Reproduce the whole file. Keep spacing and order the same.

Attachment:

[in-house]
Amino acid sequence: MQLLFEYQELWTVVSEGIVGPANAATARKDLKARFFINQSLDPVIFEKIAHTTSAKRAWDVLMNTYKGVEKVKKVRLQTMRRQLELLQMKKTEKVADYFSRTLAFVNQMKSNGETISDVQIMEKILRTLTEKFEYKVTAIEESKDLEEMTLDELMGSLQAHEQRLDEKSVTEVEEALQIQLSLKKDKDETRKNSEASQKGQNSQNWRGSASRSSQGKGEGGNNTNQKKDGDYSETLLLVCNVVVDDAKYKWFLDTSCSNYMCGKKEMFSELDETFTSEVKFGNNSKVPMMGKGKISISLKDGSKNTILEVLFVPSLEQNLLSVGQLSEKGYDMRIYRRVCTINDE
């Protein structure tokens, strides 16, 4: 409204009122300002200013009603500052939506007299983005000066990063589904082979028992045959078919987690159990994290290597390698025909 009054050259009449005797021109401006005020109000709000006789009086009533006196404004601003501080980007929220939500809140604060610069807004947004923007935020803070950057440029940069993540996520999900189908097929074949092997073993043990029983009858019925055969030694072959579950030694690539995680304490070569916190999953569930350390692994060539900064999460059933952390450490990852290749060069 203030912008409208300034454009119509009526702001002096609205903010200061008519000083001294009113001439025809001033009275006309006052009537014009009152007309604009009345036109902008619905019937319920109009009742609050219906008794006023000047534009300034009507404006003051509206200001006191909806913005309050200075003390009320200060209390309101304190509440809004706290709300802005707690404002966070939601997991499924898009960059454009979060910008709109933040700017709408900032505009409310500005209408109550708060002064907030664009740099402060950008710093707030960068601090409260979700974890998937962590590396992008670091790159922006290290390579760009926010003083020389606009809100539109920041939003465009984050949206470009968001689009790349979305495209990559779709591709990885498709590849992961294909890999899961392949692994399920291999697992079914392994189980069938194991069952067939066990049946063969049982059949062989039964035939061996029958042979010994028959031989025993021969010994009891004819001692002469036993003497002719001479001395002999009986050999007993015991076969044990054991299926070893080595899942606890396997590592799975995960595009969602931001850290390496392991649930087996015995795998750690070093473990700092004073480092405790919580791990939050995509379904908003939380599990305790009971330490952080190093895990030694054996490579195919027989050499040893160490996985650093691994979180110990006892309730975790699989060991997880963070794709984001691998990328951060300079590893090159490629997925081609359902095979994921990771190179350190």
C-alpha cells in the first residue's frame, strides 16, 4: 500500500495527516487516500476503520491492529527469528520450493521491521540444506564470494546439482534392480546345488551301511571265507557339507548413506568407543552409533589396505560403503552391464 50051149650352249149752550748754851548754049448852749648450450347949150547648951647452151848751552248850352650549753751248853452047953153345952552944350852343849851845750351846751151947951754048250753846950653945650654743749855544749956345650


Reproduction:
[in-house]
Amino acid sequence: MQLLFEYQELWTVVSEGIVGPANAATARKDLKARFFINQSLDPVIFEKIAHTTSAKRAWDVLMNTYKGVEKVKKVRLQTMRRQLELLQMKKTEKVADYFSRTLAFVNQMKSNGETISDVQIMEKILRTLTEKFEYKVTAIEESKDLEEMTLDELMGSLQAHEQRLDEKSVTEVEEALQIQLSLKKDKDETRKNSEASQKGQNSQNWRGSASRSSQGKGEGGNNTNQKKDGDYSETLLLVCNVVVDDAKYKWFLDTSCSNYMCGKKEMFSELDETFTSEVKFGNNSKVPMMGKGKISISLKDGSKNTILEVLFVPSLEQNLLSVGQLSEKGYDMRIYRRVCTINDE
């Protein structure tokens, strides 16, 4: 409204009122300002200013009603500052939506007299983005000066990063589904082979028992045959078919987690159990994290290597390698025909 009054050259009449005797021109401006005020109000709000006789009086009533006196404004601003501080980007929220939500809140604060610069807004947004923007935020803070950057440029940069993540996520999900189908097929074949092997073993043990029983009858019925055969030694072959579950030694690539995680304490070569916190999953569930350390692994060539900064999460059933952390450490990852290749060069 203030912008409208300034454009119509009526702001002096609205903010200061008519000083001294009113001439025809001033009275006309006052009537014009009152007309604009009345036109902008619905019937319920109009009742609050219906008794006023000047534009300034009507404006003051509206200001006191909806913005309050200075003390009320200060209390309101304190509440809004706290709300802005707690404002966070939601997991499924898009960059454009979060910008709109933040700017709408900032505009409310500005209408109550708060002064907030664009740099402060950008710093707030960068601090409260979700974890998937962590590396992008670091790159922006290290390579760009926010003083020389606009809100539109920041939003465009984050949206470009968001689009790349979305495209990559779709591709990885498709590849992961294909890999899961392949692994399920291999697992079914392994189980069938194991069952067939066990049946063969049982059949062989039964035939061996029958042979010994028959031989025993021969010994009891004819001692002469036993003497002719001479001395002999009986050999007993015991076969044990054991299926070893080595899942606890396997590592799975995960595009969602931001850290390496392991649930087996015995795998750690070093473990700092004073480092405790919580791990939050995509379904908003939380599990305790009971330490952080190093895990030694054996490579195919027989050499040893160490996985650093691994979180110990006892309730975790699989060991997880963070794709984001691998990328951060300079590893090159490629997925081609359902095979994921990771190179350190």
C-alpha cells in the first residue's frame, strides 16, 4: 500500500495527516487516500476503520491492529527469528520450493521491521540444506564470494546439482534392480546345488551301511571265507557339507548413506568407543552409533589396505560403503552391464 50051149650352249149752550748754851548754049448852749648450450347949150547648951647452151848751552248850352650549753751248853452047953153345952552944350852343849851845750351846751151947951754048250753846950653945650654743749855544749956345650